Luxury hotels provide king size beds, soft towels, fluffy pillows, stocked refrigerators, massage therapy and other items to ensure their guests speak highly of the facilities and service offered.
Contrast this with the seedbed accommodations we provided this spring to our corn and soybean seed. If the seed planted could post on line reviews of our efforts, the comment section would be filled with multiple expletives***!!!!***. None of them would be complementary from what I have seen, including my own efforts. A sampling of seed bed shots taken over the past few weeks are posted below.
Lots of lumps, bumps and rough rides across many fields. The good news is if you bedded your corn during the last week in May and put it into moisture, the guests have grudgingly paid their bill by emerging in a normal fashion.
The bad news is if you were unlucky to put your guests to bed on May 18 and 19 many of them never had a chance to emerge.
Heavy rains on the 20th through the 22nd turned the beds into death traps. Stands are reduced in these fields by 20-30% on average. Certainly serious but not bad enough to justify re-plant.
Most of the victims suffered from the "leafing out underground" affliction as shown below.
Leafing out is the result of the coleoptile rupturing before it emerges in the upright position. The coleoptile is the protective sheath that covers the emerging leaf shoot. Most people can relate to the needle stage of growth when the corn shoot is at, or just below the soil surface. What they are seeing is the protective coleoptile which under normal circumstances will only open when it senses light upon breaking the soil surface, allowing the leaf shoot to emerge.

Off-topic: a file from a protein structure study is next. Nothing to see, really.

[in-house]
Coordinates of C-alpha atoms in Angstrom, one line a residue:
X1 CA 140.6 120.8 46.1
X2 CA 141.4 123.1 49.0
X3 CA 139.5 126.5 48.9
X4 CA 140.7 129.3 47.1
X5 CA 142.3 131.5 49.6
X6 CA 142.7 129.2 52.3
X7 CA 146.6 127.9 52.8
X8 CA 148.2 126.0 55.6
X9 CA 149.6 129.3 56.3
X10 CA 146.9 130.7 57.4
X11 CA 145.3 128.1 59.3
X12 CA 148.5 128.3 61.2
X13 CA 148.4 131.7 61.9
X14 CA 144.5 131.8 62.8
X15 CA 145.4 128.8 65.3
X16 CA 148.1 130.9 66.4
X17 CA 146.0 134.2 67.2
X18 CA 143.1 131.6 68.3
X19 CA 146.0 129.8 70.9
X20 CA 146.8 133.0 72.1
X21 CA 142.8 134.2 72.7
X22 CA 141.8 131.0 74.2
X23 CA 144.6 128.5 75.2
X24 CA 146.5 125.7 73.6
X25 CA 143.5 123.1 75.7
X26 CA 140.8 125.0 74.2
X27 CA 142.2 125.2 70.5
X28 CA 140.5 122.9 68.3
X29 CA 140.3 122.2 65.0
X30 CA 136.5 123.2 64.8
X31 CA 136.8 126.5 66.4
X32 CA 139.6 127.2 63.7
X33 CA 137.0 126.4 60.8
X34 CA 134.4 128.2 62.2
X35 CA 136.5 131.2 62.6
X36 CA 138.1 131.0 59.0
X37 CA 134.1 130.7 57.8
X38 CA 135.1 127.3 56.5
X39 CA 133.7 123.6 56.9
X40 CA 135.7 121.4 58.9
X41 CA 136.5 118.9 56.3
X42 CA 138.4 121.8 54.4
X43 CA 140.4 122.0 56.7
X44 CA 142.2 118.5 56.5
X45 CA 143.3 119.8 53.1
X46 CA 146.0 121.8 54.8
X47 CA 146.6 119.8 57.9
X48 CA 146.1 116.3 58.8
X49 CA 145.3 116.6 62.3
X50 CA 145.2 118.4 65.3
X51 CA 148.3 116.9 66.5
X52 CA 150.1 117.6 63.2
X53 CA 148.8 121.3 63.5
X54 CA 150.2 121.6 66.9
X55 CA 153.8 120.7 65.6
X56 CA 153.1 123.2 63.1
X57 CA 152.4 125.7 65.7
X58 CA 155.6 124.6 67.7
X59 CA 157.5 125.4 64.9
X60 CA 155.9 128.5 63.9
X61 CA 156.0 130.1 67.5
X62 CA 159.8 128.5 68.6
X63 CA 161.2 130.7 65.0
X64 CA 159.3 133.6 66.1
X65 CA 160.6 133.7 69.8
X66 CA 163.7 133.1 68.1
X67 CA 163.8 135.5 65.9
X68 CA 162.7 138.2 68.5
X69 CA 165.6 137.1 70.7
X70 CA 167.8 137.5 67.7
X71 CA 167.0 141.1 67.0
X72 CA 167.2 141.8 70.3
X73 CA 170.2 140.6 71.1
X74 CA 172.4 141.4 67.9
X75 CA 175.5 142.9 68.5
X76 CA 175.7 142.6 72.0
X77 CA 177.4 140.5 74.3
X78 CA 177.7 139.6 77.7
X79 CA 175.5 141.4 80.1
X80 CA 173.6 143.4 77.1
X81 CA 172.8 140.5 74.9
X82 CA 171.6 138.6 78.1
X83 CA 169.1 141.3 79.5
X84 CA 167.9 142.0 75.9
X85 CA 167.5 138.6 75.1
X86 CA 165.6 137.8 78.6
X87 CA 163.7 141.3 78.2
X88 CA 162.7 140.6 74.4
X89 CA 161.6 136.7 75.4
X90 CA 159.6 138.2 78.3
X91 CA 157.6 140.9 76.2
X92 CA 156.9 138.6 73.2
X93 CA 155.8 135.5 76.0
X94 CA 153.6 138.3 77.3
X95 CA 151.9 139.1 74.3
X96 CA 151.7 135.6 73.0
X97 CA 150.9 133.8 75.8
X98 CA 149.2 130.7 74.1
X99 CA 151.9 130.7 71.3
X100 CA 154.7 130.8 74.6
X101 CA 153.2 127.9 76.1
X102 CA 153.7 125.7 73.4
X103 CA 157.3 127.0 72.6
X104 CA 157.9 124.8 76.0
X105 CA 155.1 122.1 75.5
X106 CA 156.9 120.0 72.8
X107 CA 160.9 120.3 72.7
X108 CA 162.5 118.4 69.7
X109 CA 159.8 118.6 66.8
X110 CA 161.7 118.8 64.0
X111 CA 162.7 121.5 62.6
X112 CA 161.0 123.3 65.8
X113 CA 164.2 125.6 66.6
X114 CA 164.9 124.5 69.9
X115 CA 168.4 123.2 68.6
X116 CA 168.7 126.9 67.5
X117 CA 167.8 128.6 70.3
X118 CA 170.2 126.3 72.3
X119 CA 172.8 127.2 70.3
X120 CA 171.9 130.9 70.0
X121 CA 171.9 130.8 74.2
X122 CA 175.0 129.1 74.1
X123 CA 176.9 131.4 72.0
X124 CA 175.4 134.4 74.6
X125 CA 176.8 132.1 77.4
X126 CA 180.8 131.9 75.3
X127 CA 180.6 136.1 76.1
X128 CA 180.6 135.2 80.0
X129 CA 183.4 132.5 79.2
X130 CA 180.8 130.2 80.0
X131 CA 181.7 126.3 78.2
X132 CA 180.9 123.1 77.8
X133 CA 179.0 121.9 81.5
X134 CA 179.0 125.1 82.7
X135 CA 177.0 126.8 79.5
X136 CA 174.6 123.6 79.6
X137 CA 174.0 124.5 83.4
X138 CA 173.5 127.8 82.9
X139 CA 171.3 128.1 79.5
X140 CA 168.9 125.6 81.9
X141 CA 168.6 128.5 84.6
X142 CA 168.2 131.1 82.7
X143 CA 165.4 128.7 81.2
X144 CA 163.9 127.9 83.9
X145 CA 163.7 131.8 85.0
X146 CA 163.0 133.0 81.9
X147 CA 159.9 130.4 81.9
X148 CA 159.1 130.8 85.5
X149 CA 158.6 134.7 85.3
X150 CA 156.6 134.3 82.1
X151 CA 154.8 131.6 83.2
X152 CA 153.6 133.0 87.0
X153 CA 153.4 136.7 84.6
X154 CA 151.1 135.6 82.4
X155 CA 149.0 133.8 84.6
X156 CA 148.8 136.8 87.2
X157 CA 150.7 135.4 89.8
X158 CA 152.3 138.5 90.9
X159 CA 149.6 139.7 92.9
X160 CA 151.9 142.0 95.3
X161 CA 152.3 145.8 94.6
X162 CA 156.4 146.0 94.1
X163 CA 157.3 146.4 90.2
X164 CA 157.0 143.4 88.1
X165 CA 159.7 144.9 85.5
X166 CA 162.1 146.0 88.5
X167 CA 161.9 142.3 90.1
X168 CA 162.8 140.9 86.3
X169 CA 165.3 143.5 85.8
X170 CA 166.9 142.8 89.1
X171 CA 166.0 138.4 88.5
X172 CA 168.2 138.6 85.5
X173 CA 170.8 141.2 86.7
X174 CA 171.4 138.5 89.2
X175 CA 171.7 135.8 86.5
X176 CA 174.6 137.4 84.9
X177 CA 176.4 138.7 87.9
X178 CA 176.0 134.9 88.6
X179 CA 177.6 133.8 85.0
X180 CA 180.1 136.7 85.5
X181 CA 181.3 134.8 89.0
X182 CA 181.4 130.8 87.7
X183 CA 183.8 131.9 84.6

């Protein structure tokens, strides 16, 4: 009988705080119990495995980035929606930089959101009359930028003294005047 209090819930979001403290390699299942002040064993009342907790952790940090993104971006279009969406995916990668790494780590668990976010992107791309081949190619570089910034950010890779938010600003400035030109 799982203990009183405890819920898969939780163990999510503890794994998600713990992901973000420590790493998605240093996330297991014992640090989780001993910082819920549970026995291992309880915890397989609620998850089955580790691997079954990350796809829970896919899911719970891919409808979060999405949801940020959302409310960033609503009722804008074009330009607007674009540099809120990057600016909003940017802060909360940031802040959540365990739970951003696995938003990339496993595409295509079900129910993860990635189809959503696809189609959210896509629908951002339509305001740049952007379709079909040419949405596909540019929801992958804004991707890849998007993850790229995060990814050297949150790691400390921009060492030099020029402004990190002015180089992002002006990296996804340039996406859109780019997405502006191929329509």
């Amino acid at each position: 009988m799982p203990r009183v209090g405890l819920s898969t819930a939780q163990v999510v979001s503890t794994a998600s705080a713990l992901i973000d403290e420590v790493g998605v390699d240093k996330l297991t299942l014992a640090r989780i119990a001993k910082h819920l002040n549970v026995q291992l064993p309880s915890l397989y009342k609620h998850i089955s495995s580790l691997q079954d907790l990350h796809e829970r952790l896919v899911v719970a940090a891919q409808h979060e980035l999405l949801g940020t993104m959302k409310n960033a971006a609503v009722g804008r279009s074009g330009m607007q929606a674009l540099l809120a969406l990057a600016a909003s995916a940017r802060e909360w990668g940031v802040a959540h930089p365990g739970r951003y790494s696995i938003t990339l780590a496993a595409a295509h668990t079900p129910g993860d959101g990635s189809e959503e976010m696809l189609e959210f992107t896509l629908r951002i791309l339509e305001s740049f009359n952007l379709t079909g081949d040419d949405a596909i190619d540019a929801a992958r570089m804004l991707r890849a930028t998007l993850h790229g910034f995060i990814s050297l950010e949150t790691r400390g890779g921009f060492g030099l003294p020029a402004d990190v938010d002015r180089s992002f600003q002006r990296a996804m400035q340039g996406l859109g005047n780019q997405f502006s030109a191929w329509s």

In this picture you can actually see the leaf tissue inside the coleoptile sheath. The swollen and crumpled mesocotyl which brings the coleoptile to the surface indicates how tough it was for the seedling trying to find a way to emerge. Unfortunately when under this much stress the coleoptile will rupture prematurely. Usually a small amount of light penetrating around a crack will cause the coleoptile to open and the new leaf will have no where to go.
Another example of a leaf emerging out of what appeared to be a worm hole on the side of a hard consolidated lump of soil.
As these and other fields develop further we will see more effects of poor seedbeds as new roots try to establish in an environment of smeared sidewalls and tight hard pans just under the seedbeds.
Please do not interpret this as me being critical of anyone's efforts because we all did our best when faced with difficult soil conditions. My friends that farm the farm the heavy flat clay soils of Lambton or Niagara have no sympathy for us spoiled brats either.
A rain dance is required to reduce the effects of the seedbed mess. It will take at least normal amounts of rain spread over the next 4 weeks to salvage all our 4 star ratings as good hosts to our seed guests.
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